Catherine Turocy, in her research on Baroque dance, has revealed a period with a wide variety of dance forms, subjects and style. By means of her interpretive reconstructions and new choreography based on the steps and style of the era, she has tried to expand the ideas of the 18th century aesthetic. Under her guidance the company has been seen widely with orchestras, with the Paris Opera and at such festivals as Mostly Mozart and Spoleto. She was knighted in 1995 by the French government, as was Mr. Richman for his contribution to music.

There was a marked difference between ballroom dancing and the virtuosity of theatrical dancing. The latter was entirely professional and the former, practiced by carefully trained amateurs, sometimes included dances by professionals. Ms. Turocy notes in the program that she carefully chose to combine both for her ball.

The evening began with a meticulously dressed host, identifying himself as one of the outstanding cultural figures of Baroque Paris, welcoming a young man from the American south, hence allowing some explanatory dialogue along the way. To the sound of the harpsichord, couples gradually entered. After the opening dance, for which the audience participants were told, "If you can walk you can do the pavane," there was a minuet to Handel’s music, reconstructed from a 1711 publication. This was followed by two sarabandes, separated by a demonstration of fan language, which was so much a part of the expressive gesture of the time. A solo called Entrée Espagnole included the use of castanets. Another use of the Spanish theme was the premiere of Folias de Espana, a contemporary work by Carlos Pittante to music by Corelli played on the violin and accompanied by a flamenco singer. Spanish dances were the rage in Paris during the Baroque, thus their inclusion is most logical.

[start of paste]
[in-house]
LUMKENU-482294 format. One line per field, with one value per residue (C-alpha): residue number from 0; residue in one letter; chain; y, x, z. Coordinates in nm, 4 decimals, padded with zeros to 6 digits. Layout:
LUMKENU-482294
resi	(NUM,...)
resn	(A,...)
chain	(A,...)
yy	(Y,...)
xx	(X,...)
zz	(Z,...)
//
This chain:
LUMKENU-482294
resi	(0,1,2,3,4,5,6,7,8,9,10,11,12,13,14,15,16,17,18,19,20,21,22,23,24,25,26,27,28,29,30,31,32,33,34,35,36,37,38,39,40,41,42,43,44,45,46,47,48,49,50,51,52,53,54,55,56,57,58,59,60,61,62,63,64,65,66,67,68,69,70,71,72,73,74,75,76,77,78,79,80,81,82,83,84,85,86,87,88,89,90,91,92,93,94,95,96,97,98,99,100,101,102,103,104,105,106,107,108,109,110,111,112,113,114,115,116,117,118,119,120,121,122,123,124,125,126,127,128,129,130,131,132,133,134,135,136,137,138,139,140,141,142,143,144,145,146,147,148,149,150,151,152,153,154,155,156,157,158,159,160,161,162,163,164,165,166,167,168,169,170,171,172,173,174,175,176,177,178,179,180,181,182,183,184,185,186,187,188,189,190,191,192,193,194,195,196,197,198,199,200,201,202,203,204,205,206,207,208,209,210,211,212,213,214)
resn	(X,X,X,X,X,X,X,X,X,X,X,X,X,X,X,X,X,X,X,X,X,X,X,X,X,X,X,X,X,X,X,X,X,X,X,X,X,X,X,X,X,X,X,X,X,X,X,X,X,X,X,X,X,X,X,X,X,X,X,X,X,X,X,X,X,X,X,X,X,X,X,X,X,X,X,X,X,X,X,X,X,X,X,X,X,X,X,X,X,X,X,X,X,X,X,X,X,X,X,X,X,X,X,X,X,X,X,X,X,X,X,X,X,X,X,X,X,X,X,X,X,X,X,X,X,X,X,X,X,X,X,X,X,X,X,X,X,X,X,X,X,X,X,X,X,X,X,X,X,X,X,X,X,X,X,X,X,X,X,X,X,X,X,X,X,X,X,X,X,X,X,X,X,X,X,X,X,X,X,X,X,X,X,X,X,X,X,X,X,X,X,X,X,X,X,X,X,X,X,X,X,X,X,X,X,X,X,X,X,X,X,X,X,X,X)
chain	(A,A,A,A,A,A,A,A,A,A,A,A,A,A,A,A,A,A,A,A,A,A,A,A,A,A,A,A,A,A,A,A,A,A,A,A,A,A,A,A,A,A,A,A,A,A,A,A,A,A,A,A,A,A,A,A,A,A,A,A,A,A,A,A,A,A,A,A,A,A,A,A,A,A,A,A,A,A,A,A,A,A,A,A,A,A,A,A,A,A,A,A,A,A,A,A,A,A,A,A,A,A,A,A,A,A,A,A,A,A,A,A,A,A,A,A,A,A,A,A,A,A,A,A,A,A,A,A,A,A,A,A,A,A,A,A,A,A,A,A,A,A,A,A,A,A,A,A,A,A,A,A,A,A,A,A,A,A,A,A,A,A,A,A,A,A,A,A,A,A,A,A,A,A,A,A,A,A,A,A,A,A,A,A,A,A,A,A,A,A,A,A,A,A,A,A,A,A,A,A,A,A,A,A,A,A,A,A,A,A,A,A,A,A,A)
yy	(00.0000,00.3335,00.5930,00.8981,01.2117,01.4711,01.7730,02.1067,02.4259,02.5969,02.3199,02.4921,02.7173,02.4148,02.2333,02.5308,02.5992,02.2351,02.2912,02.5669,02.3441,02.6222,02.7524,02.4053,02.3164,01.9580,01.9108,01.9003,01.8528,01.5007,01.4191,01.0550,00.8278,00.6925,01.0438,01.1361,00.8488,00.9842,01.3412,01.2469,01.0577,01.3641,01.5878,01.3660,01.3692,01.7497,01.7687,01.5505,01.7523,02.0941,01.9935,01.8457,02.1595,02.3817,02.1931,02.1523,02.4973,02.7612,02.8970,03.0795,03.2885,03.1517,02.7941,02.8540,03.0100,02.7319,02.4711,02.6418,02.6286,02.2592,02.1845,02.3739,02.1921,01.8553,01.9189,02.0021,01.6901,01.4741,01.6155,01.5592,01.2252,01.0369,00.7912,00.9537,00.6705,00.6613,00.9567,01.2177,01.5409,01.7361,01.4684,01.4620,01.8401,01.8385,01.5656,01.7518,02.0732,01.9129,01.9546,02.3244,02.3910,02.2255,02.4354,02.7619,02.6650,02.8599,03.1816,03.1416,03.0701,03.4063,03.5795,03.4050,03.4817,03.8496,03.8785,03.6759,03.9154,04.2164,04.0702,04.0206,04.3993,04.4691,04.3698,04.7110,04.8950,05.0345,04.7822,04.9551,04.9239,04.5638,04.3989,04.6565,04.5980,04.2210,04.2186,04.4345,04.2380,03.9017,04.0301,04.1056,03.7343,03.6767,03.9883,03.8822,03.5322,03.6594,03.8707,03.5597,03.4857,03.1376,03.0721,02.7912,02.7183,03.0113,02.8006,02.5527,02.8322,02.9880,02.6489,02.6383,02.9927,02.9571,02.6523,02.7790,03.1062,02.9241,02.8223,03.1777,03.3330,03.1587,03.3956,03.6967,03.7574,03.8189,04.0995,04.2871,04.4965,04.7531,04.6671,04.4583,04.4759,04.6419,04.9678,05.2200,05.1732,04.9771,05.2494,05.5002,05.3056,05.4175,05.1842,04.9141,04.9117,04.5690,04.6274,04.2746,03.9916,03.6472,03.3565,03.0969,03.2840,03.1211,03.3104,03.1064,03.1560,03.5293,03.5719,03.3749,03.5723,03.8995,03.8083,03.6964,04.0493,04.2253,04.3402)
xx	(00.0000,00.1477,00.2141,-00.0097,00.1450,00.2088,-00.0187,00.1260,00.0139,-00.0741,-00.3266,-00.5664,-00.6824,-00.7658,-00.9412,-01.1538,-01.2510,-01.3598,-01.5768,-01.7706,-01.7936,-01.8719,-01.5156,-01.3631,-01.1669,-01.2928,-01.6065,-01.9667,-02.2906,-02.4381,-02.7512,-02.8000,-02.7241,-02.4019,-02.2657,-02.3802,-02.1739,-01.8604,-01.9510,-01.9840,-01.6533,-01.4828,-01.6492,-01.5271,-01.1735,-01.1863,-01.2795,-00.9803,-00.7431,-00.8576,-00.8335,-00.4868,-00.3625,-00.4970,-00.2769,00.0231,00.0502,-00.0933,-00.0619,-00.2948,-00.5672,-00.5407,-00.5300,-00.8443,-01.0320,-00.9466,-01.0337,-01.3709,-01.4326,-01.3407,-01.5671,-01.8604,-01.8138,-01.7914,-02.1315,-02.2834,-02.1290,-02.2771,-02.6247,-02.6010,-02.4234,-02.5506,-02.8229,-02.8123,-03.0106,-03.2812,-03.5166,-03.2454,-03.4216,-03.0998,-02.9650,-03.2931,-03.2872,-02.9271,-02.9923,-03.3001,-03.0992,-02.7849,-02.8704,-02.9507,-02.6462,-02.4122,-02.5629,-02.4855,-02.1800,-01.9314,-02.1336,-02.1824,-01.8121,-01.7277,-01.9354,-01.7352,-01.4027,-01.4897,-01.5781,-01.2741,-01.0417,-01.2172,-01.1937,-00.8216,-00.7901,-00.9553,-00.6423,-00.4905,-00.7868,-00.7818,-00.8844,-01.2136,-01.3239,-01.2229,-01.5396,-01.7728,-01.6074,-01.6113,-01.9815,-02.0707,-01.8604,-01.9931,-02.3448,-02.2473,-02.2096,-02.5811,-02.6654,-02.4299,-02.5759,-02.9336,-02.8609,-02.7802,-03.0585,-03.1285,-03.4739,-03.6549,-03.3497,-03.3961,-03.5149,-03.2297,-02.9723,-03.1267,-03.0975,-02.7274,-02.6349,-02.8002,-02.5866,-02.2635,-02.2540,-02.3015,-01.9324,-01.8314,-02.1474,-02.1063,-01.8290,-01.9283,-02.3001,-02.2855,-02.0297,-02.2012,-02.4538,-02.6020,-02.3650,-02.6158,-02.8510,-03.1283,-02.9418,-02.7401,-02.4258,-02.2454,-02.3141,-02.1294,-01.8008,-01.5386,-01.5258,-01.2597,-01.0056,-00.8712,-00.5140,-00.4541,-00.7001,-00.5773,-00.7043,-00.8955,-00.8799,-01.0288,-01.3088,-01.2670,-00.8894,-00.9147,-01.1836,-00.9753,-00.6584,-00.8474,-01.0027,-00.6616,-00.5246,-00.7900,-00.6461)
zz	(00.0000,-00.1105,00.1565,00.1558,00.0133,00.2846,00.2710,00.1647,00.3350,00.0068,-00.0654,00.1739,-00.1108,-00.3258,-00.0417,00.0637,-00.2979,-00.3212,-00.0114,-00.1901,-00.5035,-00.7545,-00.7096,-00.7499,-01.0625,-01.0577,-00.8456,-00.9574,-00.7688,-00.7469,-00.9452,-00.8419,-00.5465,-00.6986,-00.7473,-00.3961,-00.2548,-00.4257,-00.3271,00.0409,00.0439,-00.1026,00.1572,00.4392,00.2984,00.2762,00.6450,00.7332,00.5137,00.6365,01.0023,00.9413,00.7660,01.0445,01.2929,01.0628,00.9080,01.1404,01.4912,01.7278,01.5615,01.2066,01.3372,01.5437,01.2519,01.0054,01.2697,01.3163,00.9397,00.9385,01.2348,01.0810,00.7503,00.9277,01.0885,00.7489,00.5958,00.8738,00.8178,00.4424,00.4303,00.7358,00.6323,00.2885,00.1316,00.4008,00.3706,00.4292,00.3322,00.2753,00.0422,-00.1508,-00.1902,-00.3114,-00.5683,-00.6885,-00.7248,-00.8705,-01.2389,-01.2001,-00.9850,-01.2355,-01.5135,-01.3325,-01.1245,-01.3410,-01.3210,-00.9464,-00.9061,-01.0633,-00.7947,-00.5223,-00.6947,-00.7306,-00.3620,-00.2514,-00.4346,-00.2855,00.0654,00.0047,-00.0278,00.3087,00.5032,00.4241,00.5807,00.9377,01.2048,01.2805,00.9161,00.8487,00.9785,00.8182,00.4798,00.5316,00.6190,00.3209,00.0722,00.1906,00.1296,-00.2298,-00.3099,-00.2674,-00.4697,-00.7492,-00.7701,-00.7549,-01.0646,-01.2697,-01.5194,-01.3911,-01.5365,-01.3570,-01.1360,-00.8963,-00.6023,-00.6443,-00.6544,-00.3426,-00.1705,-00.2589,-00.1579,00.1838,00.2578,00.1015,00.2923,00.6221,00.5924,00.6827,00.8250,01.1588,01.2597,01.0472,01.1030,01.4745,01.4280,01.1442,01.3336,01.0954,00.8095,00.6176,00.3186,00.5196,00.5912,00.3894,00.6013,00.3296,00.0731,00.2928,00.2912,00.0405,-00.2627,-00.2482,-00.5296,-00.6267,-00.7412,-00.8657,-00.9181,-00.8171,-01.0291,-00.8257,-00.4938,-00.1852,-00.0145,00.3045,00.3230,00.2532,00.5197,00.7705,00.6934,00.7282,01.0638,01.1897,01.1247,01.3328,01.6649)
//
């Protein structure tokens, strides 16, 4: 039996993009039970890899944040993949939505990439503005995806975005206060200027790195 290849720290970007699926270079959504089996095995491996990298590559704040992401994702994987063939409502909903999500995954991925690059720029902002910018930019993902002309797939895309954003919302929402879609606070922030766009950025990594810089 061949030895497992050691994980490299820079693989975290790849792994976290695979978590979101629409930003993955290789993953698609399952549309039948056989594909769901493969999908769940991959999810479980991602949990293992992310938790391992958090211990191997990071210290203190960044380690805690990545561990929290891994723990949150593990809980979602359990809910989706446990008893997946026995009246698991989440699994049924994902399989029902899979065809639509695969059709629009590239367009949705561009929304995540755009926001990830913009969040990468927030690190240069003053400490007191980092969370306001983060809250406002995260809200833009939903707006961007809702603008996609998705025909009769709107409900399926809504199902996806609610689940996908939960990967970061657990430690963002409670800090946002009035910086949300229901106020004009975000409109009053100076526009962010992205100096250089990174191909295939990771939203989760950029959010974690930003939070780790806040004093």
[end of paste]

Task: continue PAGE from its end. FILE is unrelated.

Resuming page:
Two theatrical dances, Among The Blessed Spirits, choreographed in the late 18th century style to Gluck’s music and dealing with Orfeo’s search for Eurydice, and Passacaille d’Armide, a reconstruction of the 1713 choreography by Louis Pecour, shared the feeling of the actual theater of the era. Two pieces based on Commedia dell’arte, that influential and popular genre relating to the foibles and vulgarity of ordinary humans, created an atmosphere of comedy, as did a contemporary parody, L’Apres midi d’un cyclop, with its reference to the more familiar faune. These and other works used period steps as their starting point and are excellent examples of the way period dance can develop into something very contemporary.

Each evening had a different guest of honor and shared a variety of genres – some graceful, some majestic, some vigorous and some grotesque and exaggerated. Others used the convention of the mask, which was not eliminated until the end of the century. The great variety of dance in the period, as beautifully demonstrated by Ms.Turocy’s ball, was related to the fact that dance was crucial to the telling of a story, but different stories required different kinds of dance. By the end of the ball many in the audience pondered the possibilities of returning to Baroque Paris.